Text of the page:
Author-illustrator Hervé Tullet, born in France but now living in the U.S., knows a thing or two about making entertaining, interactive books for children. Press Here, for one, still sits to this day on the New York Times children’s bestsellers list – and it’s lived there for 229 (non-consecutive) weeks since its release in April of 2011. In that, and many of his other sparsely-illustrated picture books for children, Tullet welcomes readers to be a part of the story and to play with the book as the physical object it is – to poke, shake, and turn it.
In his newest book, Let’s Play!, readers meet a yellow dot, directly asking the child to engage in an adventure of color, movement, lines, and scribbles. Readers guide the dot with their fingers; it speaks to them, providing spirited commentary (such as, “EEEEK!” when they enter a dark void). With frequent exclamations like “wow!” and “bravo!”---these moments actively encourage child readers---it makes for a rousing experience.
I talked to the so-called Prince of Preschool Books via email to ask him about this new book and his life now in the U.S.
I love the moments in this new book where the dot enters some darker spaces -- the tunnel with the eye-shaped creatures and then the scribbly "POW! YUCK!" spread. Can you talk about deciding to make that a part of the dot's adventure?
After Press Here, which was almost mathematical with its 15 dots going in all directions, and Mix It Up!, which was tactile, I made the dots with my bare hands. In this new experience, my goal was to go back to a kind of illustration as a way to suggest the dot’s feelings and sensations from the beginning to the end of the book. The tunnel, the dark, the fear. Going in, going out, the murmuring, on tip toe. It creates a rhythm -- and adventures that could happen to a dot, and its readers, throughout the book.
I like how the dot in this one ends up on the reader's very head. Have you shared this book with children yet and had a chance to see them react to that?
Yes, I did! My very first idea for the book, my very first goal, was how to go out, jump out of a book -- how to come and say hello straight to the readers.
When I read it for the first time, I was a bit nervous. I’d read it many times to myself, but I never test a book before it comes out, so … It went well, very well! The play, the eyes, and the complicity -- everything was there! I was able to play. The trick was working. (You can’t see something that is on your head -- that’s the trick!)
So, as expected, it was more than reading the text of the book. I was happy, because I knew each reading would be different because of the play. I just hope now that readers other than me will play too!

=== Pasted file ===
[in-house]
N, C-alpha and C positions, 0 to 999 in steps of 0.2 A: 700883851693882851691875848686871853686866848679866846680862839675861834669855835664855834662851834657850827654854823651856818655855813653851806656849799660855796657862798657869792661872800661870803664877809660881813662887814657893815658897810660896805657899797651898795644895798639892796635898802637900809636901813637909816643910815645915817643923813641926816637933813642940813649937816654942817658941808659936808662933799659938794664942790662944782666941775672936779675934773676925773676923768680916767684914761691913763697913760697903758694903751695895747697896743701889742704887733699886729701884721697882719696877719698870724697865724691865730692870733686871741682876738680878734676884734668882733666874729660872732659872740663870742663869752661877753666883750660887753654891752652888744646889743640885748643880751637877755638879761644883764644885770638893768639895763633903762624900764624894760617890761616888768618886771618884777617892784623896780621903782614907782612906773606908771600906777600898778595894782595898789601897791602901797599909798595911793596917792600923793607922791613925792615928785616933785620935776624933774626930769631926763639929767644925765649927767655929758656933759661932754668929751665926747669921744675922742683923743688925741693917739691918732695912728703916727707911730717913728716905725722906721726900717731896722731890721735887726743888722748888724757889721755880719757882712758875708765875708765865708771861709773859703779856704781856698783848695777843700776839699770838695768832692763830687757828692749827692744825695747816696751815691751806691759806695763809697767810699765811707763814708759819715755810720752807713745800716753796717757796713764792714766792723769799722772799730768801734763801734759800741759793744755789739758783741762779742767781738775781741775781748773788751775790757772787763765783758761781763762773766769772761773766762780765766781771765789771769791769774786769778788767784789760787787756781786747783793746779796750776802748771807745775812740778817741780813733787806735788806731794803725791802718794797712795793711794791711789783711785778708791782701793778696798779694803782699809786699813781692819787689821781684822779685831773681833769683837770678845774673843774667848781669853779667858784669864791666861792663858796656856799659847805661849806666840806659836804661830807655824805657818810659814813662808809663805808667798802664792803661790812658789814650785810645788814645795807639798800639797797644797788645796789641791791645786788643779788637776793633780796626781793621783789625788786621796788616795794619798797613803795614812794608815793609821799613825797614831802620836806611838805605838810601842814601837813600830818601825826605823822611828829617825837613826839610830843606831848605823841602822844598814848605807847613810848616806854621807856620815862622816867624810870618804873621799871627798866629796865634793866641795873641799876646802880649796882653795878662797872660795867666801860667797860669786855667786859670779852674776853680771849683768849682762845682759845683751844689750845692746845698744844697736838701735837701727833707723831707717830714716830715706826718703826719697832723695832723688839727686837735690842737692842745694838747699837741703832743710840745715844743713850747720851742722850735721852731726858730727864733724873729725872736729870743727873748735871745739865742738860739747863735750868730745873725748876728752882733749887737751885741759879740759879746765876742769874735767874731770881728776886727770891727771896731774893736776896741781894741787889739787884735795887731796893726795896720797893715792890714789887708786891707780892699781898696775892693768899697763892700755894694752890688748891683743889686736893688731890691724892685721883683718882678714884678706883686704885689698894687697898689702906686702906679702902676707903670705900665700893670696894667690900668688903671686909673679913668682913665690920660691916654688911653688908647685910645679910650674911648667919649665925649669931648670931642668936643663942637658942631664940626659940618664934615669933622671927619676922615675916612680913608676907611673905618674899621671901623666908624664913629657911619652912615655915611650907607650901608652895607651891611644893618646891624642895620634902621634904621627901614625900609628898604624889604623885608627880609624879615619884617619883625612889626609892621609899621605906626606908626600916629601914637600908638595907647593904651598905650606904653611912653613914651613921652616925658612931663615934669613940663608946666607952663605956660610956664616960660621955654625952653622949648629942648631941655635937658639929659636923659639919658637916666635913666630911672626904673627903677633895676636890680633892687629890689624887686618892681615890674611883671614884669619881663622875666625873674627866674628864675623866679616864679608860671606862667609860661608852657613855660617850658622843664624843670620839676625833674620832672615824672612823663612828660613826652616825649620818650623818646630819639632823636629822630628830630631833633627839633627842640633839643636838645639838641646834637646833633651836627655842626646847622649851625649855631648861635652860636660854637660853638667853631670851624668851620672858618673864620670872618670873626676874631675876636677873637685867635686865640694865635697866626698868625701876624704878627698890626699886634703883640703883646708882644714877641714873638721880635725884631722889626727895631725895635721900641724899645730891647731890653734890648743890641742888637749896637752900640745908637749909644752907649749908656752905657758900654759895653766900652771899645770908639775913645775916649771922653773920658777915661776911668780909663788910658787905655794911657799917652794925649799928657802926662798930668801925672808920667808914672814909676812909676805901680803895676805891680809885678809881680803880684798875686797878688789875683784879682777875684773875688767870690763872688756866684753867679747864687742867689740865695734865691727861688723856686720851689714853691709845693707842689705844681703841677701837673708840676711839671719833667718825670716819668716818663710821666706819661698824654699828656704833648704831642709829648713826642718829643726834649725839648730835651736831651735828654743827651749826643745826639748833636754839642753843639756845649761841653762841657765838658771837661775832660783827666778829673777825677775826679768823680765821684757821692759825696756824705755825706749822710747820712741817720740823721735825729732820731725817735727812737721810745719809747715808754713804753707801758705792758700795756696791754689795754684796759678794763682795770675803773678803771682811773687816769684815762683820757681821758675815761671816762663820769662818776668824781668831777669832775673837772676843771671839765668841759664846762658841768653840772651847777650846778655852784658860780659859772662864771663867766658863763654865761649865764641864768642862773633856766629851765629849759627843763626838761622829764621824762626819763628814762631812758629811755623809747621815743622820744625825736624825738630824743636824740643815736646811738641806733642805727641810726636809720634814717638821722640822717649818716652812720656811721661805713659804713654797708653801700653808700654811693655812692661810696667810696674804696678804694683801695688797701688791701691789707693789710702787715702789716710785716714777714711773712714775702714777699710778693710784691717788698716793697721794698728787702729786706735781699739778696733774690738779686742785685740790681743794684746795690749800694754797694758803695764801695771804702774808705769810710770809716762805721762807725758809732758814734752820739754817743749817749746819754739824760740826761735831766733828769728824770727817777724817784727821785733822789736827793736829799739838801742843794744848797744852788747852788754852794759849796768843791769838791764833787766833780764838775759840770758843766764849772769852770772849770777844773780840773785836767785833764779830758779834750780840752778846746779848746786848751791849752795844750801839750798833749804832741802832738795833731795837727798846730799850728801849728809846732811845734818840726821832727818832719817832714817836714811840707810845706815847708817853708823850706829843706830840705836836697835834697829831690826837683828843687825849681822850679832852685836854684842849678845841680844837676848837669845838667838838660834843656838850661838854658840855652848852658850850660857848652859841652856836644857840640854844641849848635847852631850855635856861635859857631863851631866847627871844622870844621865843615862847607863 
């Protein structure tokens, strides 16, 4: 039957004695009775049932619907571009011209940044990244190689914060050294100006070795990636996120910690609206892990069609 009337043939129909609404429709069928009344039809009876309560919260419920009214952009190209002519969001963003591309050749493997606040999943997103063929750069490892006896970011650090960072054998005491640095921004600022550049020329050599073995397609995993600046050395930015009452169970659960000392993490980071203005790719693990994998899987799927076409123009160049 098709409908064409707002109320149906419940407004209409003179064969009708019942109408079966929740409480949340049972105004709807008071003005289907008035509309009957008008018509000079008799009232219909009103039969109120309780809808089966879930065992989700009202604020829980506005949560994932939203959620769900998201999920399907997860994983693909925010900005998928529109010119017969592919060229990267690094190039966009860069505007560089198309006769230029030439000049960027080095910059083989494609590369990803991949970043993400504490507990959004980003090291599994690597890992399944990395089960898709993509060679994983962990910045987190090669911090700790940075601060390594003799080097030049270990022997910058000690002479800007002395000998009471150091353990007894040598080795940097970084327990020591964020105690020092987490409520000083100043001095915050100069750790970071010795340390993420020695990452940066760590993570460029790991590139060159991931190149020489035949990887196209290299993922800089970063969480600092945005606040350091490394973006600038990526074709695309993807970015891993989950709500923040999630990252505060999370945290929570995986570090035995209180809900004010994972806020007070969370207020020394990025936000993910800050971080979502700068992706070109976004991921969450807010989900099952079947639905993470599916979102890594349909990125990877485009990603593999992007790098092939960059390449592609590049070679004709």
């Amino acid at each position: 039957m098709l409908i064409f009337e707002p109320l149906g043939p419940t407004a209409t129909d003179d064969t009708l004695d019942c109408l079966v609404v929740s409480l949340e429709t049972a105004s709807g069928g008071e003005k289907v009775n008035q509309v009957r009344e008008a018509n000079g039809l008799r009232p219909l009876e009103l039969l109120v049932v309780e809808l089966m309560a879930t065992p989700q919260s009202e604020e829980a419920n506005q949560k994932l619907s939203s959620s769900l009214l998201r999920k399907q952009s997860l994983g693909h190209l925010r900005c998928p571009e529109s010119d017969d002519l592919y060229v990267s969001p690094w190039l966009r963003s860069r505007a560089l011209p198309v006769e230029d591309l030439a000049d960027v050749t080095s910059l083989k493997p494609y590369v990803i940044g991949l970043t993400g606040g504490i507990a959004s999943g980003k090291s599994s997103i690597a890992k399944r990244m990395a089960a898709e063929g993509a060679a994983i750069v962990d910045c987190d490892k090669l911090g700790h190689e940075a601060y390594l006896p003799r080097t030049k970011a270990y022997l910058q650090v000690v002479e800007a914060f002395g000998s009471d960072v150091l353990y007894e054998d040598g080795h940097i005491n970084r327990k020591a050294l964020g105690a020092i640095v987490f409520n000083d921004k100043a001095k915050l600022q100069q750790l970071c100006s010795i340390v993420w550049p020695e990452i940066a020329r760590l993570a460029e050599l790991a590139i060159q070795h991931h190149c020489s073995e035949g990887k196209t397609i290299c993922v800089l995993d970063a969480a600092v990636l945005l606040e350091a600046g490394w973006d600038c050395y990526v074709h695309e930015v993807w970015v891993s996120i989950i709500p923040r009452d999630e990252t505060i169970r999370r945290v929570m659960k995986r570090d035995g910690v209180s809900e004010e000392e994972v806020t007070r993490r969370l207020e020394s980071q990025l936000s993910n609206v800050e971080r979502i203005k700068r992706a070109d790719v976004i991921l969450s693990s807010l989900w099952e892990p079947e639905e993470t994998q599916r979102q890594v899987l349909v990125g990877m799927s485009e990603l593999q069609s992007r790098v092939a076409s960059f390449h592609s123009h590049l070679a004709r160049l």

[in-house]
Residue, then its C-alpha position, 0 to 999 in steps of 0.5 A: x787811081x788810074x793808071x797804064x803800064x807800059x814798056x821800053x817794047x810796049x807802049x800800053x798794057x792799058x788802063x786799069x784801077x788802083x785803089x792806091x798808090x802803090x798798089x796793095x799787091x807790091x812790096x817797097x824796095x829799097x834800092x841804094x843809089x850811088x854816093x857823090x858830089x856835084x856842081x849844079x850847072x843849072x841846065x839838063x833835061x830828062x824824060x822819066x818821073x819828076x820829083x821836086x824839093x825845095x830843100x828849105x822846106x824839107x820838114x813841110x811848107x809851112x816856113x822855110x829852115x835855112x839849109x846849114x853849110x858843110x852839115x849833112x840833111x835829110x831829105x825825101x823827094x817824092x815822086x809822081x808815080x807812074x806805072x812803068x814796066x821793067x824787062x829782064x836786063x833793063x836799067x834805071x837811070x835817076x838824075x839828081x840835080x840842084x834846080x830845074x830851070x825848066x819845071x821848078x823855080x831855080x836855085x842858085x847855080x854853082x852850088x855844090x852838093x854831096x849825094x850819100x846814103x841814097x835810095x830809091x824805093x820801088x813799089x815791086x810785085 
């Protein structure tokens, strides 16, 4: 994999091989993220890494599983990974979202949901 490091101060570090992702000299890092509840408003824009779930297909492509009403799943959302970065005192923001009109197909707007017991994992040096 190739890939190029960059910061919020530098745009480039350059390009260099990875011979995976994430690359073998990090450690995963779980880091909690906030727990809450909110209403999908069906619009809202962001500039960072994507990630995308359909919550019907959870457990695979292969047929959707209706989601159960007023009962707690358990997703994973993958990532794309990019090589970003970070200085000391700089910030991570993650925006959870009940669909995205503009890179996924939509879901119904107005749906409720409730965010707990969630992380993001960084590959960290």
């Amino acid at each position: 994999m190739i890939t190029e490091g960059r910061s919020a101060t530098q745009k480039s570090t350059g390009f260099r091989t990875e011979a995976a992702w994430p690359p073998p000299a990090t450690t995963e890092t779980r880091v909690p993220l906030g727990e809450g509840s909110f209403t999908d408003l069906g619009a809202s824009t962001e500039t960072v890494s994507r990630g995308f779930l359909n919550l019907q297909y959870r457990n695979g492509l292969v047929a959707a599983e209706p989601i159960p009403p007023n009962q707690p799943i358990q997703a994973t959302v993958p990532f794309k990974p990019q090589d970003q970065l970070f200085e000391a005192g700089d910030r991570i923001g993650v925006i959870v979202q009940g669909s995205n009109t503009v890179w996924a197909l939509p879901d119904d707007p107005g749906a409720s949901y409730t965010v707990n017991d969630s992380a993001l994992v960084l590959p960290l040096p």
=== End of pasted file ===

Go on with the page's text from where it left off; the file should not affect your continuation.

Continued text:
Do you work with designers at all, or are you given free rein on those artistic decisions, especially given your background?
Maybe because I was previously an art director in advertising, I’ve learned how to work with people. I do love to work with people, the feeling of being a team, like I do when I’m working with a teacher or a librarian – I feel like a partner.
For a very long time now, I’ve had a kind of team -- my publisher, Isabelle, and my art director, Sandrine, who work on almost all of my books. It’s a long partnership. It is give-and-take, trust, and confidence. No worries, no meetings -- but a friendship.
You recently moved to New York. How has it been treating you? Are you making lots of art?
I’ve discovered that the word “energy” when describing New York is not just a legend. Every day I see stuff: art, the city, the walls, the people, and the music. I connect, I dream. I meet people. I want to connect with people who share my vision and want to build something. I paint. I draw. I find more ideas to get ready when something big, strong, and meaningful will happen. What? I don’t know what yet, but I’m ready. I didn’t get this kind of energy in Paris.
Whose art inspires you? Whose picture books do you love?
When I think “inspiration,” I do not go straight to the book, to children’s books. I feel that inspiration is everywhere. You just have to find it. To look, observe -- the streets, the walls, the pavement, the windows, the traffic jams, and so on. And, of course, there’s a lot of inspiration in the museums where some artists, the ones I love, help us to see the world differently, open us up in a new way to look and understand our world.
I feel that everybody is ready for this experience, including children. There’s a real connection between art and children. Children don’t know anything, and they are open to understanding everything. That’s their strength. That’s why I feel books can bring children to amazing places.
What's inspiring you this very week?
Some days ago, I received a video dreamed up by a school. (It’s here on my website.) I usually receive a lot of letters, videos, and messages. People know more and more how to use my work, how to start something by themselves from my books. I feel I give the energy and inspiration. I’m very proud of this. It is what I’d always hoped my books could be. So, I would say that the inspirations I receive inspire me, encourage me to go on finding new ideas.
What's next on your plate?
Sounds! A kind of noisy, experimental, funny book. Sound is a language, a universal language. I can read my books everywhere in the word [using] only sounds, which speak straight to children without translators. Sounds express a lot of feelings. This is this kind of experience that I’m going to express in my next book. It’s my next challenge!
Julie Danielson (Jules) conducts interviews and features of authors and illustrators at Seven Impossible Things Before Breakfast, a children's literature blog primarily focused on illustration and picture books.
LET'S PLAY! Text and illustration copyright © 2016 by Bayard Éditions. Translation copyright © 2016 by Chronicle Books LLC. Illustration reproduced by permission of the publisher.